Dusk Somewhere

Red Seder Haggadah

Posted at — May 6, 2024 by Izzy Meckler

This Pesach, I helped organize a Seder for lefty Jews. For this we wrote a haggadah, which focuses on the actual history of the Jews with an eye toward understanding the phenomenon of Zionism.

You can find the whole haggadah here.

Below I have reproduced the short history which appears in the passover story section of the haggadah.

Where did we come from?

Judaism originated as the religion of a group of people ruled by the Kingdom of Judah in 1200 BCE, a little over 3000 years ago. At that time, it was mainly focused on worship led by a class of priests at the temple in Jerusalem.

But most of us are from America, or Canada, or Mexico, or Europe, or one of many other places, so, how did the Jewish diaspora get started?

The Kingdom of Judah had the misfortune of being between several much more powerful kingdoms at the time. One of these was the Assyrians, who kicked out many of the inhabitants of the Kingdom of Judah around 730 BCE. Not too long after, around 580 BCE, the Babylonians conquered the territory, and killed and deported a large number of the inhabitants.

This marked the beginning of the Jewish diaspora. The displaced subjects of the Kingdom of Judah spread throughout the Middle East, and they were able to start to re-orient their religion around “portable” practices (like reading the Torah which was developing around this time, and following daily rituals) rather than temple worship. The modern Jewish communities of Iran and Iraq are likely descended from Jews who were displaced by these exiles.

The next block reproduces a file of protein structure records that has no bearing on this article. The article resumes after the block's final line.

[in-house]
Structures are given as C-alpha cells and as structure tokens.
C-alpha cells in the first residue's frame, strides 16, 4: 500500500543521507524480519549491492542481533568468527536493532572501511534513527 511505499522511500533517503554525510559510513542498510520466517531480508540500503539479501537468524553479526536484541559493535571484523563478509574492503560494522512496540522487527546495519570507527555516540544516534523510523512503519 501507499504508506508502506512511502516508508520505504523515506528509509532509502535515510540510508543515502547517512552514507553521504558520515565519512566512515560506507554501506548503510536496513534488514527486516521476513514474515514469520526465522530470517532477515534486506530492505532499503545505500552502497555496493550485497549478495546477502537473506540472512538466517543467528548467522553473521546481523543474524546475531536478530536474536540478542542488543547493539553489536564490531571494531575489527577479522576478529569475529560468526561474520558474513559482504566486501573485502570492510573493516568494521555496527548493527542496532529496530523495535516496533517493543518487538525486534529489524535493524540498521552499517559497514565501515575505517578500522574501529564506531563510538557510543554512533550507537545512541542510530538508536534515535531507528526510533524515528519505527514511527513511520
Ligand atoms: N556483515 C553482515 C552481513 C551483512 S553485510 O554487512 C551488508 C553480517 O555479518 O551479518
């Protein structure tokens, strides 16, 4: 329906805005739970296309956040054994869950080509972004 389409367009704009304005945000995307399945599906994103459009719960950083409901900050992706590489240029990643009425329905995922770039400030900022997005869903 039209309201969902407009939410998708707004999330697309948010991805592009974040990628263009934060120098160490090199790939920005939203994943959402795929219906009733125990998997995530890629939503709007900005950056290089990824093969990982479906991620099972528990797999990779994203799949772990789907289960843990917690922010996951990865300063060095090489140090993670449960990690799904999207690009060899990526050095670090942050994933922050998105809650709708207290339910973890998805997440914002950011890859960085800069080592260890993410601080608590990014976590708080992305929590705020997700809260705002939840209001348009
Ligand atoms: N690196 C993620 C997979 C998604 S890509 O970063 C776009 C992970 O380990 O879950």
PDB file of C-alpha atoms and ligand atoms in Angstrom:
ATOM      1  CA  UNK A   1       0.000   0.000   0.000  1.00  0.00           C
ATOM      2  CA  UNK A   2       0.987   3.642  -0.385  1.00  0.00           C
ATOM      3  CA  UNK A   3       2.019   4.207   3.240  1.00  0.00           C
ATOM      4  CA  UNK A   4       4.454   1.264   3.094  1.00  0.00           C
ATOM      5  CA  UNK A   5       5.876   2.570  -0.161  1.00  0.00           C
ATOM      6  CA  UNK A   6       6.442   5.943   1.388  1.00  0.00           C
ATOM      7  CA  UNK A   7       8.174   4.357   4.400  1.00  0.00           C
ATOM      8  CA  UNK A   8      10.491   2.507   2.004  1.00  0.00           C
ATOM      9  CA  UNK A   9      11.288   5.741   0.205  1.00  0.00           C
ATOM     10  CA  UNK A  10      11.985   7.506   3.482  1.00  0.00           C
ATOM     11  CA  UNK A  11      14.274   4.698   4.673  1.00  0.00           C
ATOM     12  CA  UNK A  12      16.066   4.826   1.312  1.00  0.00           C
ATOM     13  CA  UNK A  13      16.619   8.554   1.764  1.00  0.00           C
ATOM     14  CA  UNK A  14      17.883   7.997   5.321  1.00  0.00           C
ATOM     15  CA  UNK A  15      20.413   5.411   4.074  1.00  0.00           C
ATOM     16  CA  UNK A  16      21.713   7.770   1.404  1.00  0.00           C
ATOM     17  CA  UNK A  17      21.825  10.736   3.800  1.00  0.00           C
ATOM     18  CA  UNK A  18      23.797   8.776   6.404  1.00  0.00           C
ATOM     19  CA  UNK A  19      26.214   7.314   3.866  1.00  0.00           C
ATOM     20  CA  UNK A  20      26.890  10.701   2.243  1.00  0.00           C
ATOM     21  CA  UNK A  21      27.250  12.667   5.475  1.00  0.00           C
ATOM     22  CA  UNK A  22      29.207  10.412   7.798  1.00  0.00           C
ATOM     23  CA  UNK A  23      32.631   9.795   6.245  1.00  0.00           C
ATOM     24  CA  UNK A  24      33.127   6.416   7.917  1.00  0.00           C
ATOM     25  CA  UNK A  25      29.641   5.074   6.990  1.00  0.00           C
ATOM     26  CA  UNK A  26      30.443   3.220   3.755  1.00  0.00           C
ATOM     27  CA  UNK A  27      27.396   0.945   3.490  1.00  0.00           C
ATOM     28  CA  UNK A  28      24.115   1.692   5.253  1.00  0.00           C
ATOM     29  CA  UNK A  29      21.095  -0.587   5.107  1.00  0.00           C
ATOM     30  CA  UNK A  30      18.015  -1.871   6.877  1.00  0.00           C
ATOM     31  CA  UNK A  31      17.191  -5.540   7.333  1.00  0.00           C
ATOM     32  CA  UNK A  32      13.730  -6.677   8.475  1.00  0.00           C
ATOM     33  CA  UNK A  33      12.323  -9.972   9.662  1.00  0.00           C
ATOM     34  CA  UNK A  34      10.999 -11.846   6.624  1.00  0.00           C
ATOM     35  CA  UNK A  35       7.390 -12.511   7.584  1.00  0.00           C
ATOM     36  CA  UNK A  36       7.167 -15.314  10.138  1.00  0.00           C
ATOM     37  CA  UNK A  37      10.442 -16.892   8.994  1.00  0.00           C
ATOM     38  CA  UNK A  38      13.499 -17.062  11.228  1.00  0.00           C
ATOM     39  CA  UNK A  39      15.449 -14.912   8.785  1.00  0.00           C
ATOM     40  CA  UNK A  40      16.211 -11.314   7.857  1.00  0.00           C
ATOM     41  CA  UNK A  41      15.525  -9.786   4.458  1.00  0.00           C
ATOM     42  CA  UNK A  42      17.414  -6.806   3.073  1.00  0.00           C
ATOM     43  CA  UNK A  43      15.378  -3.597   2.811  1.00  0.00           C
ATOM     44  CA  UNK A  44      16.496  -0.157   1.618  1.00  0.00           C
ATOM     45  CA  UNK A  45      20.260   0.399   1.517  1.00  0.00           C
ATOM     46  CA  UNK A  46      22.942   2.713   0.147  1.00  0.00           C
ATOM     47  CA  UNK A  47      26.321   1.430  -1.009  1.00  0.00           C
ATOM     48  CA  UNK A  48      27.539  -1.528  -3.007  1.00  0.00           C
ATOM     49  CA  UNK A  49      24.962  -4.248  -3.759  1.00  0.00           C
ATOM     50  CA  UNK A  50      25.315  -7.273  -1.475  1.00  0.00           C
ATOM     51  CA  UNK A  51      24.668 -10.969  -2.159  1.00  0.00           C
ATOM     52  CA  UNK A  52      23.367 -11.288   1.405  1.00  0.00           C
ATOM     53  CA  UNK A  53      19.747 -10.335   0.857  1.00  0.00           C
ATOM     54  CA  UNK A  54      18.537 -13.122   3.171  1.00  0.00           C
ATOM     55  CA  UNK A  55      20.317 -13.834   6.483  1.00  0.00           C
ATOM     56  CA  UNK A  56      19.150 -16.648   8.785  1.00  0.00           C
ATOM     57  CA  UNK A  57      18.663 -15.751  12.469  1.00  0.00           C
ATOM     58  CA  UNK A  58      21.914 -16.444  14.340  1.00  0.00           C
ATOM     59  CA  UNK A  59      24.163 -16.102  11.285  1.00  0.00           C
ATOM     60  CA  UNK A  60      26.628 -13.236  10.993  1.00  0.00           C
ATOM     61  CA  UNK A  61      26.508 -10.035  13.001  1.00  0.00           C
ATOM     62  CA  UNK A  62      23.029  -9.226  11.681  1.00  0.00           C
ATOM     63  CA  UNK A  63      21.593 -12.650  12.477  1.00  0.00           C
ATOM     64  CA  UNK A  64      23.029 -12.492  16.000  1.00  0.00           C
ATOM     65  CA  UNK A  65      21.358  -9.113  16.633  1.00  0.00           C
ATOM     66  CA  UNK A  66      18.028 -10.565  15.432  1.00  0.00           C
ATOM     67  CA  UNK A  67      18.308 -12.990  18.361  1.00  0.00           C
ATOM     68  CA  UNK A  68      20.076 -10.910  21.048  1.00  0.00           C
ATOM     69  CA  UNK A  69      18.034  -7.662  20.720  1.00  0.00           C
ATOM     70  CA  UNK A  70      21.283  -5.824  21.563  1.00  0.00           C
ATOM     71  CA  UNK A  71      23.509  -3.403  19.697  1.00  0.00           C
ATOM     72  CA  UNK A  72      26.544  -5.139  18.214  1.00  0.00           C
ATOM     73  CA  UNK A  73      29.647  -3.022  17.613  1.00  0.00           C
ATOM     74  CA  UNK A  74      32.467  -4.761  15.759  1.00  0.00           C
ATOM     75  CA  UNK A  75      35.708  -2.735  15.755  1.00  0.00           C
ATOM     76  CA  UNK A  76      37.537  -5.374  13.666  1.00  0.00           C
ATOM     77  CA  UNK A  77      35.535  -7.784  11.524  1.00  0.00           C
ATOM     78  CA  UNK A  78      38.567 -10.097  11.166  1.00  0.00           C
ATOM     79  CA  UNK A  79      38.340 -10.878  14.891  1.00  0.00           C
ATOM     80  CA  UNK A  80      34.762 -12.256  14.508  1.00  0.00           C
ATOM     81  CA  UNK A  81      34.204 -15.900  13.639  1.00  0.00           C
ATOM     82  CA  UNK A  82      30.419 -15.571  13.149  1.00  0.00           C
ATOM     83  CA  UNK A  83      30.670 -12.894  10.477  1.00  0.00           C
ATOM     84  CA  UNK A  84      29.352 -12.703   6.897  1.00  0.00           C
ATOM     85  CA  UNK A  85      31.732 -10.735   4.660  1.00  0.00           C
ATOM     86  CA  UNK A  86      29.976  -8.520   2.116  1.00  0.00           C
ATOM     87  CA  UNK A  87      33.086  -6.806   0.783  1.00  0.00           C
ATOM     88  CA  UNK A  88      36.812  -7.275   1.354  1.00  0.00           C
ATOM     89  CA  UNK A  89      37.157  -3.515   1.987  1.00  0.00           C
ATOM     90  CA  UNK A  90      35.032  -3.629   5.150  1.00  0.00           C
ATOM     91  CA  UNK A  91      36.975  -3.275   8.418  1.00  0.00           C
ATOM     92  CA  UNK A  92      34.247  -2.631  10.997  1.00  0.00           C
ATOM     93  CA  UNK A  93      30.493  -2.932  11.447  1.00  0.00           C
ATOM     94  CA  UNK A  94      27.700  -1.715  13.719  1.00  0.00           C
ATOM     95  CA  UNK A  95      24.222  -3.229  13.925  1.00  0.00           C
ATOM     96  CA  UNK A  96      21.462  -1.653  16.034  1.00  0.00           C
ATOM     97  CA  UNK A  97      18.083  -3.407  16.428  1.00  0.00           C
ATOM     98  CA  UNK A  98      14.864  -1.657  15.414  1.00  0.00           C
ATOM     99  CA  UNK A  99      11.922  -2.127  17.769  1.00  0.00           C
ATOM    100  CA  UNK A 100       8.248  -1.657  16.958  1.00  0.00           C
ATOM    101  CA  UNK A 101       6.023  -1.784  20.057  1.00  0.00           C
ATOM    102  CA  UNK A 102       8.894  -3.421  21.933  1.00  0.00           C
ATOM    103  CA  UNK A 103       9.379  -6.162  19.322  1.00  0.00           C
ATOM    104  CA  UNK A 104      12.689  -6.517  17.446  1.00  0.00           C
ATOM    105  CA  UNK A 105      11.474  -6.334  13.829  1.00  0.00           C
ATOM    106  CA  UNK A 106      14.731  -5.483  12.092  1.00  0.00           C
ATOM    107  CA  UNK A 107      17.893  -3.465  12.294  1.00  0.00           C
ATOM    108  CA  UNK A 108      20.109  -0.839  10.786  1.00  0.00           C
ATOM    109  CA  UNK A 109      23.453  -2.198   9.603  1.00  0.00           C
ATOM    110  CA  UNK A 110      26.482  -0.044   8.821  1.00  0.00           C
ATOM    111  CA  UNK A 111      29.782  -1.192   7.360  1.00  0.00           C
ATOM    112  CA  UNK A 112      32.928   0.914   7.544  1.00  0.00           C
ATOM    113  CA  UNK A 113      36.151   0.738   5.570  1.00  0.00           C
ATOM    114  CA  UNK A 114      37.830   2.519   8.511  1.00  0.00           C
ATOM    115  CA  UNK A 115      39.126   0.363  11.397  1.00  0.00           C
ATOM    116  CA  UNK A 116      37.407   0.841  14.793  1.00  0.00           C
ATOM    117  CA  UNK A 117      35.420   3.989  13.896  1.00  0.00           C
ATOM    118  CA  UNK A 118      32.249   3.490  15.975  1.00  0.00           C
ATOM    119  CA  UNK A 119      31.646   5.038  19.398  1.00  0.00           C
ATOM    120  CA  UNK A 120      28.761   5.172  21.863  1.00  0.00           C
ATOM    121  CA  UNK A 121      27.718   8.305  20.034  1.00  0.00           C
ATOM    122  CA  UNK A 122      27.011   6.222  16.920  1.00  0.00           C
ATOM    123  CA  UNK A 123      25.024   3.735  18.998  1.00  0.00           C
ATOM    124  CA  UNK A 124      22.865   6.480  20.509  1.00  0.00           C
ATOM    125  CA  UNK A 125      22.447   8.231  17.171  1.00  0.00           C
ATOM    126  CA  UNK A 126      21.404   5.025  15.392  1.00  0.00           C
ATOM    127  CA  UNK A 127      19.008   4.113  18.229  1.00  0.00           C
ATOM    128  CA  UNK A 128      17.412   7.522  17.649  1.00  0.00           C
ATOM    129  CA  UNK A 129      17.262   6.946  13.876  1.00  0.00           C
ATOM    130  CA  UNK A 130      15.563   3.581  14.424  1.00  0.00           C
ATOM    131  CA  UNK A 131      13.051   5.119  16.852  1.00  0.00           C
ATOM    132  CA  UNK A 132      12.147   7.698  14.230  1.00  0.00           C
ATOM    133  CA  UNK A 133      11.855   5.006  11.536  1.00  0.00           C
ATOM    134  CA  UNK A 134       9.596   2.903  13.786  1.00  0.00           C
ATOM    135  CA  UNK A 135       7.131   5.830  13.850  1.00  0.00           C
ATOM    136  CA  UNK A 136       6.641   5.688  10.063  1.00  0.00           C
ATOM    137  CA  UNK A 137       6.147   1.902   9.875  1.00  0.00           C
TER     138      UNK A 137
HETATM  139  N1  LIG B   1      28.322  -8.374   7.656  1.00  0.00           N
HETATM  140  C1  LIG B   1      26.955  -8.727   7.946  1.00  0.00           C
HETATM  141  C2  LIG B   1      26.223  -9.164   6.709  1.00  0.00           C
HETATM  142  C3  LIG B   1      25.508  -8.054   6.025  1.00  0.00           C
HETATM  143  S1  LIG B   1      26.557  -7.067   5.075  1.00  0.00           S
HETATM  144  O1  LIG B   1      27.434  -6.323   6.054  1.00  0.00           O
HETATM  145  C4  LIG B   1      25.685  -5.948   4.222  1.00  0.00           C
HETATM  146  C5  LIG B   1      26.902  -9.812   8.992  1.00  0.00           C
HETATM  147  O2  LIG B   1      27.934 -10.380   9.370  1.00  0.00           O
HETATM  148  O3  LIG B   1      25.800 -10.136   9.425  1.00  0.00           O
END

Soon after the Babylonians conquered Judah, they themselves got conquered by the Persian empire of Cyrus. Cyrus established a self-governing Jewish province in modern day Palestine. The Jews built a new temple, and temple-based Judaism dominated by priests was restored.

Control of the region passed hands a few times, eventually becoming part of the Roman empire around 60 BCE. The second temple was destroyed by the Romans in the context of a rebellion by the Jews against Roman rule about 100 years later in 70 CE. Not too long after, the Jews were expelled